REALITY: Nebraska spends more per student than the national average.  

Opponents to reform frequently cite Nebraska’s ranking near last in terms of state funding for K-12 education.  In doing so, they neglect to mention that Nebraska spends significantly more local dollars (mostly in the form of property taxes) than the national average. In terms of student impact, where the funding comes from (state or local revenue) does not matter.

When looking at total per-pupil spending, Nebraska ranks #18 in the nation.

When adjusted for regional cost differences, Nebraska ranks #13 in the nation.

If funding correlated directly to improved student outcomes, Nebraska student performance would have increased above and beyond the national average over the last two decades.  Instead, funding increased while student outcomes failed to keep pace with the national rate of improvement.

Nebraska should focus on what improves student outcomes and fund accordingly. High quality teacher and principal preparation and support, extended school days and years, high academic standards, and instilling high expectations are proven practices to improve student outcomes. Increasing funding without changing practice is unlikely to impact performance.

CLAIM: Students in Nebraska perform near the top in the nation on the ACT.  

REALITY: Nebraska students perform in the middle of the pack on the ACT, when considering total student participation and varying student demographics.

Nebraska performs the best in the nation on the ACT when looking only at states where more than 80% of high school graduates took the exam (in 2015).  However, only seventeen states fall into that category and of those seventeen, 100% of eligible students took the exam in thirteen states.  When a higher percentage of eligible students take the exam, scores are more likely to go down because students who would otherwise not be encouraged to consider college take the exam.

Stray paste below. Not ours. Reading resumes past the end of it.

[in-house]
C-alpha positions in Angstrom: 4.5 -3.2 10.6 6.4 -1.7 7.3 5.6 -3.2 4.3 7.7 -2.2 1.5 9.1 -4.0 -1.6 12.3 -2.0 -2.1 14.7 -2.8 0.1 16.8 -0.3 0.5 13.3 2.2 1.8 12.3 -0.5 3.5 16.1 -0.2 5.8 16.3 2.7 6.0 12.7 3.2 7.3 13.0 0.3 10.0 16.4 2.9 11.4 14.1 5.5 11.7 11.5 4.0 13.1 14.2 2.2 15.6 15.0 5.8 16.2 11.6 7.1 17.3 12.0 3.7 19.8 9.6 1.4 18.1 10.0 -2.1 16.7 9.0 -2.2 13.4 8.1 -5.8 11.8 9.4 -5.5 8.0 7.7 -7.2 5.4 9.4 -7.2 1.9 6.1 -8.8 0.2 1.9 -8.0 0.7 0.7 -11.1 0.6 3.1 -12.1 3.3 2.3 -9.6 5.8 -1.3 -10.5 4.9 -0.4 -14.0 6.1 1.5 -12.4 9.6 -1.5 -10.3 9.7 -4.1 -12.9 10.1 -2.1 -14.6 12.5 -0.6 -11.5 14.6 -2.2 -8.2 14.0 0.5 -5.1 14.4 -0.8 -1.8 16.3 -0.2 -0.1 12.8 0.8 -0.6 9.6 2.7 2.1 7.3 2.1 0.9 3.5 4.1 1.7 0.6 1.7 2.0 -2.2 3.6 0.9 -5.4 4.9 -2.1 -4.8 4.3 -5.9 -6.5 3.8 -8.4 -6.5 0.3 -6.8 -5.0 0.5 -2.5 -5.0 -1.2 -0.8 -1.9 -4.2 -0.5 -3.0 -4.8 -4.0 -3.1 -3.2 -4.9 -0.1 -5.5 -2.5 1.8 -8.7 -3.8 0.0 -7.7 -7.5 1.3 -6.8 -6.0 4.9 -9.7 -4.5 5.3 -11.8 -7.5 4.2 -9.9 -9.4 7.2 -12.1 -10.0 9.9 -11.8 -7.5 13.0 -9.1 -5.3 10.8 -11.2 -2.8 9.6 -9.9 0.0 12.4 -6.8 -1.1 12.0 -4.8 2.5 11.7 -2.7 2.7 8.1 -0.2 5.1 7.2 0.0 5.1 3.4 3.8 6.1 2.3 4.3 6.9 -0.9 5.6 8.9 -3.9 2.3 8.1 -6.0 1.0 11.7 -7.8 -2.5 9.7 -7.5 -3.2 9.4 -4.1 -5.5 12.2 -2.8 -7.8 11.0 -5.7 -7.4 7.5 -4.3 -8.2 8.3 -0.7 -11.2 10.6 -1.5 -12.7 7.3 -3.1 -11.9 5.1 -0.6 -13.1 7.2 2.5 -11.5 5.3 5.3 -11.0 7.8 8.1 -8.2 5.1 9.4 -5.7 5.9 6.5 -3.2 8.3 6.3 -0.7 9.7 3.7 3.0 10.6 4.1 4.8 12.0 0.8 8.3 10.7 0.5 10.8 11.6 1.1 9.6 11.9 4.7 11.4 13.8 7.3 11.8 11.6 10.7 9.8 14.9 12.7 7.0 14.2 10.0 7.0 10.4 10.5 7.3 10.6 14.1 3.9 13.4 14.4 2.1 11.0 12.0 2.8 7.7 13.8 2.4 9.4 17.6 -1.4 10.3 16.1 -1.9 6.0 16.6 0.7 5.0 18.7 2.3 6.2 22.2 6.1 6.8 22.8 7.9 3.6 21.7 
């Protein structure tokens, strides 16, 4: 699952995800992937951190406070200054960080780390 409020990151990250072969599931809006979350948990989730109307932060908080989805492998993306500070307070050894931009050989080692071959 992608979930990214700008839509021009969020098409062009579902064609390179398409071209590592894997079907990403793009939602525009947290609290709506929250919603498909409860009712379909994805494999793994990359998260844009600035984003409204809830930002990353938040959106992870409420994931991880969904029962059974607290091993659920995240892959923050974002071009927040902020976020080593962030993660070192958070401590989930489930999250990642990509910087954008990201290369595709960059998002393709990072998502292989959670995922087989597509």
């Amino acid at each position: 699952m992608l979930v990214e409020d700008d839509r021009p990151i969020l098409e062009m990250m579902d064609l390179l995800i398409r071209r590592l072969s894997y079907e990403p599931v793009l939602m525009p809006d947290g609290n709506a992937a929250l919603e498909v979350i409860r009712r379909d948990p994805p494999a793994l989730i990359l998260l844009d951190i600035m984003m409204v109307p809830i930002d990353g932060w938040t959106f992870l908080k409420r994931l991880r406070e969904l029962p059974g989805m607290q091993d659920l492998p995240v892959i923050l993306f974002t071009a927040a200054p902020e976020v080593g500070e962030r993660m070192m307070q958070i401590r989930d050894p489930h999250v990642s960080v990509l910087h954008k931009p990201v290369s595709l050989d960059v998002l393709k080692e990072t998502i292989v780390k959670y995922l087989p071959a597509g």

There were only four states in which less than 100% but more than 79% of students took the exam: Nebraska (88%), Arkansas (93%), Hawaii (93%) and Oklahoma (80%).

In considering the ACT scores, one must also weigh student demographics.  Low income students and students of color, on average, perform worse on the ACT than their wealthier white peers.

Of the four states mentioned above, Nebraska has the lowest percentage of students qualifying for free and reduced lunch (44%), compared to Hawaii (49%), Arkansas (61%) and Oklahoma (61%). Nebraska also has the largest percentage of white students (71%), compared to Hawaii (14%), Oklahoma (54%), and Arkansas (64%).  When looking only at black student scores, Nebraska only performs better than Arkansas. When looking only at Latino scores, Nebraska only performs better than Hawaii.

The following states perform better than Nebraska on the ACT and have a student participation rate of above 70%, in order of highest to lowest performing: Minnesota, Wisconsin, Ohio, Kansas, South Dakota, and Missouri.

When considering student performance on the ACT, it’s difficult to make an apples to apples comparison.  However, the data does not suggest that Nebraska student performance on the ACT ranks at or near the very top in the nation. Improving the quality of K-12 education in Nebraska will lead to improved performance on the ACT.